The European Central Bank (ECB) issued a working paper that discusses the implications for optimal monetary policy when rates are at (or close) to their effective lower bounds.
In these cases, central banks often turn to communication about the future path of policy rates—known as forward guidance—as an alternative means to stimulate economic activity. According to the standard sticky-price model often used in academia and central banks to analyze monetary policy, for- ward guidance is a powerful substitute for a change in the current policy rate and should be used by central banks to improve welfare when the current policy rate is constrained by the lower bound. In particular, in the standard model, the central bank finds it optimal to announce that it will keep the policy rate at the lower bound for longer than would be warranted by future output and inflation stabilization considerations alone.
An intriguing feature of this standard model is that the economic effects of forward guidance can be implausibly large. This feature—often referred to as the forward guidance puzzle—has generated concern among researchers that the standard model is of limited use for the analysis of forward guidance policies and, as a result, has also generated an interest in modifying the standard model to mitigate the implausibly large effects of forward guidance. A number of recent papers have shown that various economically sensible departures from the standard framework go a long way in attenuating the forward guidance puzzle, but they have done so under the assumption that the interest rate policy is characterized by a simple feedback rule.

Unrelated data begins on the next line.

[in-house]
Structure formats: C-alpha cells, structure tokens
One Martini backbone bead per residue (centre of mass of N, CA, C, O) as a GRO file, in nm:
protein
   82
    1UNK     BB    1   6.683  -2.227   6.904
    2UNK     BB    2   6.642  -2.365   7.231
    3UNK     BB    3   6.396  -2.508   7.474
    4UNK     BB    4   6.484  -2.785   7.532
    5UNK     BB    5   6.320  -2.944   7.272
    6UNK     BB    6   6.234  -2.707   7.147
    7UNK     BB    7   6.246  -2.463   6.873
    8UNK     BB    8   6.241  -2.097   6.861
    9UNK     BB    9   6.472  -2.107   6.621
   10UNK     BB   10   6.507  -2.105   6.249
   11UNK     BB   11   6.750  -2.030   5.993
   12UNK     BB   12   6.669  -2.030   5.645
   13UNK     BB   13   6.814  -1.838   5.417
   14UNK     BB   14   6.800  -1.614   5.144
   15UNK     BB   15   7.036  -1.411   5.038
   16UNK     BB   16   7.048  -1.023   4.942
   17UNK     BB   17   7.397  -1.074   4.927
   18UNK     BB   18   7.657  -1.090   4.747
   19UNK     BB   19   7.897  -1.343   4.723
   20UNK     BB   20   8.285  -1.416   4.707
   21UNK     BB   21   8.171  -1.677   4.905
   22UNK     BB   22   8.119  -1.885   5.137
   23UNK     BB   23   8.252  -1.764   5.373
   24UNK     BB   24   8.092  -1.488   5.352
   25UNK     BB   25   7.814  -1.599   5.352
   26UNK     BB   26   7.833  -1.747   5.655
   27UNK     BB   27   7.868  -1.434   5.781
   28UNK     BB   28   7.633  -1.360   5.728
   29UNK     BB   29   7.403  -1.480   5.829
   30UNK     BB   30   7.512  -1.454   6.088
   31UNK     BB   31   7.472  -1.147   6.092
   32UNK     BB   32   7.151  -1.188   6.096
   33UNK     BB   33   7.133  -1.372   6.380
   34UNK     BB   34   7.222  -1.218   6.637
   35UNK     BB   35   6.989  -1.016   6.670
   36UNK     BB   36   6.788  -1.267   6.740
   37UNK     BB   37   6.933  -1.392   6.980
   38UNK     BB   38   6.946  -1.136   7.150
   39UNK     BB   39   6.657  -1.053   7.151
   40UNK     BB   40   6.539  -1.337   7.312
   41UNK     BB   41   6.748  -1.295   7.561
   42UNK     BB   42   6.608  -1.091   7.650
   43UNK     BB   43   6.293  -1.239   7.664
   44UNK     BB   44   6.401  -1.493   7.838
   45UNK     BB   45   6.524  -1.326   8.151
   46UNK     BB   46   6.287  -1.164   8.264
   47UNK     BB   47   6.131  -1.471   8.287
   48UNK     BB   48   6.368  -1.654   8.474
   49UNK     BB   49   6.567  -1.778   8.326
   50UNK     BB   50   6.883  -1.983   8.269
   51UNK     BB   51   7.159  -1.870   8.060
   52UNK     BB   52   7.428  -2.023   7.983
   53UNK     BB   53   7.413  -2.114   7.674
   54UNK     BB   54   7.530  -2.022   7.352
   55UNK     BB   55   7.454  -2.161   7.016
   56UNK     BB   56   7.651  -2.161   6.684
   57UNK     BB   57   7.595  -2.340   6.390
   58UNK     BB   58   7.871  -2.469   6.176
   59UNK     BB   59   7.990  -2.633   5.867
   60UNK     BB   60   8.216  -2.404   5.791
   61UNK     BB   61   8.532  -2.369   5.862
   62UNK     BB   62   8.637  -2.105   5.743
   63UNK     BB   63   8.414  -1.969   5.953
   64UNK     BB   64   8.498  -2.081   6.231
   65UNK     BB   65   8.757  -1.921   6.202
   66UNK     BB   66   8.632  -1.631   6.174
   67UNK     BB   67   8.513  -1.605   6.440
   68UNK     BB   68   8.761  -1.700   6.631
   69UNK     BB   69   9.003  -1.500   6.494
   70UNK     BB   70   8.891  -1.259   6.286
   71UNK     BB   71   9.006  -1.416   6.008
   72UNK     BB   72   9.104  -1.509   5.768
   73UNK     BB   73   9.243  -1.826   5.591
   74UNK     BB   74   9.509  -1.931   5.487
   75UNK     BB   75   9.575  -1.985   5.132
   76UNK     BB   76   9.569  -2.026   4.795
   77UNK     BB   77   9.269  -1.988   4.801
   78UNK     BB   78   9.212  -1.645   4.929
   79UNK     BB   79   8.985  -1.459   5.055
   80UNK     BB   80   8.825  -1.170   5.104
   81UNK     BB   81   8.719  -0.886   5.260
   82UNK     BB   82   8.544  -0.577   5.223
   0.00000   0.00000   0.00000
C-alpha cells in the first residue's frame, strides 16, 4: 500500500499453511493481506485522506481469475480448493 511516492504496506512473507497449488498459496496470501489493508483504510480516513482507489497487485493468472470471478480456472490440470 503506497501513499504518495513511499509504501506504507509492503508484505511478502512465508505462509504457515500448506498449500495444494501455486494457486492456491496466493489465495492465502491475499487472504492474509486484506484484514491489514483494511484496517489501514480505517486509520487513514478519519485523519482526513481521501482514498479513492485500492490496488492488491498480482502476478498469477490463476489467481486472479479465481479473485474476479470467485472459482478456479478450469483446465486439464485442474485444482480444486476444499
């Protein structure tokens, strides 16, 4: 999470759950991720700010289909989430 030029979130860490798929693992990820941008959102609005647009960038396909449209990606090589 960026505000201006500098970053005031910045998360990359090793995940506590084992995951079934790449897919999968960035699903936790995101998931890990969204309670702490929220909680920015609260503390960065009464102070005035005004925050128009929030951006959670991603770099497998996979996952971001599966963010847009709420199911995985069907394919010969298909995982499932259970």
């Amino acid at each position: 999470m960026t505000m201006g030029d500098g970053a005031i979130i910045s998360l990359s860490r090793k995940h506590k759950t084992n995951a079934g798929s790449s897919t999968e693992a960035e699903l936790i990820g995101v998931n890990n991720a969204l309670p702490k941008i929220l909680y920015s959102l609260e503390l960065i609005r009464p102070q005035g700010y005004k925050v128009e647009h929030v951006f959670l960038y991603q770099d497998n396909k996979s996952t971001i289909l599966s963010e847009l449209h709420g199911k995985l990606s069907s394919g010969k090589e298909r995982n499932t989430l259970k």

The paper examines the implications of attenuating the forward guidance puzzle for the optimal design of forward guidance policy. We do so by introducing private-sector discounting—discounting of the expected future income in the Euler equation and discounting of the expected future marginal costs of production in the Phillips curve—into an otherwise standard sticky-price model and characterizing how the degree of discounting affects optimal commitment policy.
When private-sector agents discount future economic conditions more in making their decisions today, an announced cut in future interest rates becomes less effective in stimulating current economic activity. While the implication of such discounting for optimal policy depends on its degree, we find that, under a wide range of plausible degrees of discounting, it is optimal for the central bank to compensate for the reduced effect of a future rate cut by keeping the policy rate at the effective lower bound for longer than in the standard model without private-sector discounting.